This week's RTF zero day in Word was a chance to reach out to the masses. But Microsoft only speaks to engineers and experts.

Years after zero day flaws in popular software were accepted as a pressing security worry vendors are still not thinking through how they communicate them to the general public.

This week’s RTF exploit in all versions of Microsoft Word (including Macs) offers a telling case in point.  Here is the description of the issue - one affecting potentially every Word user remember - in its blog announcement accompanying several other pages of technical explanation.

“The in the wild exploit takes advantage of an unspecified RTF parsing vulnerability combined with an ASLR bypass, which depends by a module loaded at predictable memory address,” reads one important description. 

“First, our tests showed that EMET default configuration can block the exploits seen in the wild. In this case, EMET’s mitigations such as “Mandatory ASLR” and anti-ROP features effectively stop the exploit,” it continues by way of advice.

There is nothing wrong with this explanation - if you’re a technical expert or a professional. The average user looking to temporarily fix a flaw for which there is no patch as yet would have found this utterly baffling.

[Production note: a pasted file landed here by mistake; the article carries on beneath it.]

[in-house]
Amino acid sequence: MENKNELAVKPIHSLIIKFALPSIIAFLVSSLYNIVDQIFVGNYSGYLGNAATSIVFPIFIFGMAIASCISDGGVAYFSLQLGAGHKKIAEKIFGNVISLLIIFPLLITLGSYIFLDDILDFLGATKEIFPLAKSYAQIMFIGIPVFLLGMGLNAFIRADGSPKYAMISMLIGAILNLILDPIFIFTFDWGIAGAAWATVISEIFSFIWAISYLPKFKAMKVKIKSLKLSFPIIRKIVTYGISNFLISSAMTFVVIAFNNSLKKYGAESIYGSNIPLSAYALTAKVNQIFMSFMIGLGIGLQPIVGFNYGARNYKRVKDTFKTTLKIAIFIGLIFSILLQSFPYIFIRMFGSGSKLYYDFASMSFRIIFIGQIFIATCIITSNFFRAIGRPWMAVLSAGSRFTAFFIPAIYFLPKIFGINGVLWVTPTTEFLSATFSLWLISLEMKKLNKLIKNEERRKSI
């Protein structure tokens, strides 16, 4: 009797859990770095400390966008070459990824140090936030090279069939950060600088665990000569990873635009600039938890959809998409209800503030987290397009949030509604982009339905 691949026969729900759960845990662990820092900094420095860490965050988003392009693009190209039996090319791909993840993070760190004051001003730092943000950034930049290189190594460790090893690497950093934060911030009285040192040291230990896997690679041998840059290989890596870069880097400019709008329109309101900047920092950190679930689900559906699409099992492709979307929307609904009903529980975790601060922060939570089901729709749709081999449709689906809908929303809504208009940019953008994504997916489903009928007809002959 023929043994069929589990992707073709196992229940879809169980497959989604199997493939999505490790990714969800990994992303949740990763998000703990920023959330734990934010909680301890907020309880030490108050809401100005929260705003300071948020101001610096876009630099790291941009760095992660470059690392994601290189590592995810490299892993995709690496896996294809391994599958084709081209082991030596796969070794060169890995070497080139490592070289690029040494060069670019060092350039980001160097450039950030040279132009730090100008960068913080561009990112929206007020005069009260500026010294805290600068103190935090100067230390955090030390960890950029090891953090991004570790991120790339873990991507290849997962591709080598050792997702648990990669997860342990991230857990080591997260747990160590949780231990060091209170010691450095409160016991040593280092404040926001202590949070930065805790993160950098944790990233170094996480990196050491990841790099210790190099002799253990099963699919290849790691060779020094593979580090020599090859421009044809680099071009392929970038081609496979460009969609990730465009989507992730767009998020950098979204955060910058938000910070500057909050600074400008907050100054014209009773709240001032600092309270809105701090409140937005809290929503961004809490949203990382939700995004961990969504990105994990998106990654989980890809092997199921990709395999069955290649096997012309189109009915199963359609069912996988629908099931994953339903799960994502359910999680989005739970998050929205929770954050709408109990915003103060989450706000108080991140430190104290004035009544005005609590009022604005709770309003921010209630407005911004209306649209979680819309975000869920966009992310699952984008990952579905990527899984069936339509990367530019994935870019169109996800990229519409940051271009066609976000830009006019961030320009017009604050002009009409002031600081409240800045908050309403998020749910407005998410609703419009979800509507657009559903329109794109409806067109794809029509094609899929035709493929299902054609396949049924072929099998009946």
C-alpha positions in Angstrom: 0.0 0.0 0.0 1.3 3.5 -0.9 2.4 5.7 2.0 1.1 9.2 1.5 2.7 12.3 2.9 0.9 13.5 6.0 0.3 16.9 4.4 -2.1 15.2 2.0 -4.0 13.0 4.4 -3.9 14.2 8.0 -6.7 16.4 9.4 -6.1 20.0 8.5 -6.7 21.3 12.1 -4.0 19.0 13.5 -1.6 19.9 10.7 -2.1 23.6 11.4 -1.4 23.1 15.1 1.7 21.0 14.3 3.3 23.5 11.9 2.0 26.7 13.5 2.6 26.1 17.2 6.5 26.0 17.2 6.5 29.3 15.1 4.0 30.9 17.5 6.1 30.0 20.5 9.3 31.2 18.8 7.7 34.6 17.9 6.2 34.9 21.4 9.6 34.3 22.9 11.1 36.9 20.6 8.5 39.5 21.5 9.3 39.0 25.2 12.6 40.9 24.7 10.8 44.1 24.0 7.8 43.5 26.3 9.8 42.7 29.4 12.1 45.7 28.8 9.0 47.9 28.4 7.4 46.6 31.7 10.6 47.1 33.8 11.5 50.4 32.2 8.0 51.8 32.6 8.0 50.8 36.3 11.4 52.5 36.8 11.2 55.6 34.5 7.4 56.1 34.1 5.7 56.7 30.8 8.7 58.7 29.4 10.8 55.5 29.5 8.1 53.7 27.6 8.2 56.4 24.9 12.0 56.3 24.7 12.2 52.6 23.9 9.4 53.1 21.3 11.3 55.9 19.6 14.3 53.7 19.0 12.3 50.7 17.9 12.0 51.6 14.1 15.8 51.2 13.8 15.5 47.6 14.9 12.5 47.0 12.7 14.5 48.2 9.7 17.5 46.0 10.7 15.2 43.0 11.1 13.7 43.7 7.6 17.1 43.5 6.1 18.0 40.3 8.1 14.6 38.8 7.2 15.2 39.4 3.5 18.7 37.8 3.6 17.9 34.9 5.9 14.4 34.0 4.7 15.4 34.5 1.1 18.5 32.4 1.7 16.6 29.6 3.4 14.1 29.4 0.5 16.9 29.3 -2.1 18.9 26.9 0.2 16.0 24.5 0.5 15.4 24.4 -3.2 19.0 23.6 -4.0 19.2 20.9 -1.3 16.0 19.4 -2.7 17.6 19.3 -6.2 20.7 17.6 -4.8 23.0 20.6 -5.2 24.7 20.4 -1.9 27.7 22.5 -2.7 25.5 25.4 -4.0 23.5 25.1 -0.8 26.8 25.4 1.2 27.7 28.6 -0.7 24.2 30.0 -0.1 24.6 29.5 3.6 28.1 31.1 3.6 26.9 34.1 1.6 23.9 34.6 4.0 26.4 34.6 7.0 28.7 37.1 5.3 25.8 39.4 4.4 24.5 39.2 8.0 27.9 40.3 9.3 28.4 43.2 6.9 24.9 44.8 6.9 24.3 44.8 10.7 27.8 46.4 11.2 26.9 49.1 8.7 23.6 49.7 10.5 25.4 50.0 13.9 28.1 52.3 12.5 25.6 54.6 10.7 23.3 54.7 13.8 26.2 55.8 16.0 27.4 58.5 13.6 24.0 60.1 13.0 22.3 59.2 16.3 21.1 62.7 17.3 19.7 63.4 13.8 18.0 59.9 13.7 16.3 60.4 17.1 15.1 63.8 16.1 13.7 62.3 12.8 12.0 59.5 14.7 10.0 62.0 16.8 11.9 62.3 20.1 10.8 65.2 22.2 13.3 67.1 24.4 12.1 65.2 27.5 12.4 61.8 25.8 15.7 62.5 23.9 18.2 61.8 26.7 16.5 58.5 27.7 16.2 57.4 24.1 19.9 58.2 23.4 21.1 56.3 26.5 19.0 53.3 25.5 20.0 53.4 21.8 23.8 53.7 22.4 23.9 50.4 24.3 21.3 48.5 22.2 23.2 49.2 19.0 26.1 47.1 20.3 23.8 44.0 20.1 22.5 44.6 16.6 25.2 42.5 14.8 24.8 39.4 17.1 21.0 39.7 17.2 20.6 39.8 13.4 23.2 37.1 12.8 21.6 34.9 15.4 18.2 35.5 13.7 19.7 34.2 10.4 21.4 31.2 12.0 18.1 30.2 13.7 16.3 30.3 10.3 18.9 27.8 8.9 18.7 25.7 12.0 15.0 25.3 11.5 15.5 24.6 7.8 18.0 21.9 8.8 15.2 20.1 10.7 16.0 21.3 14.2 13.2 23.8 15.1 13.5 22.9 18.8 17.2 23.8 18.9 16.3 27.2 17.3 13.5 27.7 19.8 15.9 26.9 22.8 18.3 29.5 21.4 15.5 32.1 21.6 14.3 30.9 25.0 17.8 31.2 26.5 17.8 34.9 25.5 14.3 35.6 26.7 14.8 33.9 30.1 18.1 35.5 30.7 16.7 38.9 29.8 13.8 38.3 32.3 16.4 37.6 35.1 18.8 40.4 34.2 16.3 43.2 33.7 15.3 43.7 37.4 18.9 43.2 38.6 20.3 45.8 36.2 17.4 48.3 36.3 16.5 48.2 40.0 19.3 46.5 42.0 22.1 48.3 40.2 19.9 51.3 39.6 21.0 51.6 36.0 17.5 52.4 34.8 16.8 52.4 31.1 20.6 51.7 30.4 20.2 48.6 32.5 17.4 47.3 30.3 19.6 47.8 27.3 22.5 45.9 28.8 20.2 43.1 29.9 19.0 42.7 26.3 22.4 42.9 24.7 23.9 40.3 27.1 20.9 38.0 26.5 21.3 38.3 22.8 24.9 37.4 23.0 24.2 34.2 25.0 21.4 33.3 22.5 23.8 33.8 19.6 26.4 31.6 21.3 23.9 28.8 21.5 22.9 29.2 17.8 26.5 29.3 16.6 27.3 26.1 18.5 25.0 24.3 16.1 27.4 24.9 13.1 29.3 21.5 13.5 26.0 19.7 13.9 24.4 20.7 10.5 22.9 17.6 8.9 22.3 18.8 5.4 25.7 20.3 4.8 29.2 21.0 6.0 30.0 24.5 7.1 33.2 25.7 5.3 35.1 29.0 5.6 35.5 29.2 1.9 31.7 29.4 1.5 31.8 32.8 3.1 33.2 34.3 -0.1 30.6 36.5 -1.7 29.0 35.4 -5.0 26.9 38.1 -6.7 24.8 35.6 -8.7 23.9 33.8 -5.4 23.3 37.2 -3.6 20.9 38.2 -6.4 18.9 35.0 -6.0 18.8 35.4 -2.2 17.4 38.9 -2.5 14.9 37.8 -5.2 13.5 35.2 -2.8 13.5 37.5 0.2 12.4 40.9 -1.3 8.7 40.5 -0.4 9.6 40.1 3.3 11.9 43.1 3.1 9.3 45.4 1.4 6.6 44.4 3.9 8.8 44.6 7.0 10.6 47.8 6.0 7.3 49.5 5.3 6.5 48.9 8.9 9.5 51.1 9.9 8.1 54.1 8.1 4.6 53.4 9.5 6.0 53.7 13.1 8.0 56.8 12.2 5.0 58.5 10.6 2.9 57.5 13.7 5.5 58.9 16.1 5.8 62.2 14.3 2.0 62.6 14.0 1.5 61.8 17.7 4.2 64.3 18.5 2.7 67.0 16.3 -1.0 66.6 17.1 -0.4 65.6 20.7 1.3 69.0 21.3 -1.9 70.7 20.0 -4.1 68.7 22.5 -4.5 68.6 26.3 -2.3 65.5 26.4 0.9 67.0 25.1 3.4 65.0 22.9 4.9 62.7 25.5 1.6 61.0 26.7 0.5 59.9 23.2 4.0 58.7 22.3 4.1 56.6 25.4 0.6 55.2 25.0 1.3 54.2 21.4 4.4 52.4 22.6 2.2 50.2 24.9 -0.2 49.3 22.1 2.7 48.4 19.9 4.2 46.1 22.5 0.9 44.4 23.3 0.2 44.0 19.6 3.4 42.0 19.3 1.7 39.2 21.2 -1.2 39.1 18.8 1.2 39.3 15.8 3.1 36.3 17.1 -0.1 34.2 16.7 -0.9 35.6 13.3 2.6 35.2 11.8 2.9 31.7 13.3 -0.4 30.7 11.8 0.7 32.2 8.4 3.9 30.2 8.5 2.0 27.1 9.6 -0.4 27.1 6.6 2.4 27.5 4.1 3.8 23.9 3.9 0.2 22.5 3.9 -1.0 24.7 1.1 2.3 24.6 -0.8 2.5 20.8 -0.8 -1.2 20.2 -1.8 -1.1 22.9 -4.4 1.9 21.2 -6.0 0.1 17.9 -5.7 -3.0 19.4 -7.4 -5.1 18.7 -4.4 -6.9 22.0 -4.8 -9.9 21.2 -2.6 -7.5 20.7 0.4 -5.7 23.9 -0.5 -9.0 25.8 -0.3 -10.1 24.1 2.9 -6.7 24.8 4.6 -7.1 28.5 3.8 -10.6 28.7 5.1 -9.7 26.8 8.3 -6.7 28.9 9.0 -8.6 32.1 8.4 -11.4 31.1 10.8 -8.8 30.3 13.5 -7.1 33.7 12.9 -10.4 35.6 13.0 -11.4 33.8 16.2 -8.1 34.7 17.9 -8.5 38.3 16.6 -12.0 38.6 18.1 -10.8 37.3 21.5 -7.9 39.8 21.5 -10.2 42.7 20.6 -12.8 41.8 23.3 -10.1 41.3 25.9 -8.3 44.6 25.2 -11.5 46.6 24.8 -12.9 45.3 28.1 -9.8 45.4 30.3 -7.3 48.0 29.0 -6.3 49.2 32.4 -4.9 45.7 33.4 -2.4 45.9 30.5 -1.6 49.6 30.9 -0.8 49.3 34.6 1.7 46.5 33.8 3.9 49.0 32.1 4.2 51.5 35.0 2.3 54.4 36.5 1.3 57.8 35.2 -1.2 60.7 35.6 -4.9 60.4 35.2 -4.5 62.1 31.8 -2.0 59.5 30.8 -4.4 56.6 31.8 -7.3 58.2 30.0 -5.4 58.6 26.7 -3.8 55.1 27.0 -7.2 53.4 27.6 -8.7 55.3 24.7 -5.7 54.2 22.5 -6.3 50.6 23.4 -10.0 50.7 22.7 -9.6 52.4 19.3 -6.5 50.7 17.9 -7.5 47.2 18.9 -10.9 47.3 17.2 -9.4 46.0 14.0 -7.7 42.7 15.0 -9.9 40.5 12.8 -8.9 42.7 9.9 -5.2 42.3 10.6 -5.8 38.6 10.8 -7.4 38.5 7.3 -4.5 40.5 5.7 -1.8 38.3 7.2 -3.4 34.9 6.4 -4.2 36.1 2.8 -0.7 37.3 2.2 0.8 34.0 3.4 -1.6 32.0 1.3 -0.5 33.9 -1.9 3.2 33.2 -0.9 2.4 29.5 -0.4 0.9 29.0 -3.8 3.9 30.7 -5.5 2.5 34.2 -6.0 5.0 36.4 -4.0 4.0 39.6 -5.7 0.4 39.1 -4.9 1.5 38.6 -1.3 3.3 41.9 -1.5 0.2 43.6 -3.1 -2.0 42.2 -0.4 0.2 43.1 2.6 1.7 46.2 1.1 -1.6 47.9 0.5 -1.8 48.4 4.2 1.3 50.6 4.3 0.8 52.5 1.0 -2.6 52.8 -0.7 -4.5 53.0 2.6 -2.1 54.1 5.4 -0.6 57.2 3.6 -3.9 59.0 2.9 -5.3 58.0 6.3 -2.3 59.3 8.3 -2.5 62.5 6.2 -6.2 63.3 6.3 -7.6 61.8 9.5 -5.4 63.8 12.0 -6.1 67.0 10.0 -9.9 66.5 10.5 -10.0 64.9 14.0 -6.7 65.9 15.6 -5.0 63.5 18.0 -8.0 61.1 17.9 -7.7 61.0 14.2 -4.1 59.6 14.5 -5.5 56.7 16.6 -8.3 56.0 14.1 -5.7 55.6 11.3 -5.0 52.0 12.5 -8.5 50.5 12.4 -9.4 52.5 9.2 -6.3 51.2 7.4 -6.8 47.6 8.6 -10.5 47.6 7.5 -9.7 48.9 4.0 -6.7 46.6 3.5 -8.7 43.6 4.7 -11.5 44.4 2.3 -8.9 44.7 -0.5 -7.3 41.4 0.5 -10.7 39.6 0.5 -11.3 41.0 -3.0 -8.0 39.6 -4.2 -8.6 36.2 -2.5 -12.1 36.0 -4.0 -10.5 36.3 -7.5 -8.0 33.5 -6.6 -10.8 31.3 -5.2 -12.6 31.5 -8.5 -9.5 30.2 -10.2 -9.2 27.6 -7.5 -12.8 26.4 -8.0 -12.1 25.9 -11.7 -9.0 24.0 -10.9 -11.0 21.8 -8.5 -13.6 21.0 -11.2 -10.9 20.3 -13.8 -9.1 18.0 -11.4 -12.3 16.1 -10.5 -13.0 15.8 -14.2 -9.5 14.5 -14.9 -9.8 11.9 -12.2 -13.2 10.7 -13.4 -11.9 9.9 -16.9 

It’s an issue that has been on the fringes of security debate for years and the consensus emerged that it doesn’t matter whether the average computer user understands the nature of security flaws as long as they can be persuaded to turn on automatic updates. But for flaws that require user intervention out of the patch cycle that assumption fails.

In Microsoft’s defence, in this case it did offer an automatic ‘fix it’ on a separate page, if you were lucky enough to find that. More likely, consumers will receive no protection against RTF exploits circulating in the wild until the April Patch Tuesday.

My thanks to Blue Coat’s director of threat research Andrew Brandt for drawing attention to this in his lucid and illuminating blog discussing the flaw but it is far from the only or first example of poor security flaw communication.

Luckily, as Brandt also points out, the attackers wielding the zero day appear to have nuked their chances of using it to the maximum by making stupid mistakes such as using the wrong file extension (changing the way it is opened by Word) and hitting systems with an installer for Zbot that ‘blue screens’ the target system so badly it won’t even boot beyond a drab olive error screen.

So this zero day will turn out to be less serious than it could have been. But Microsoft and its peers will regret their inability to explain a relatively simple flaw to ordinary users if the criminals get their attack engineering and timing right next time.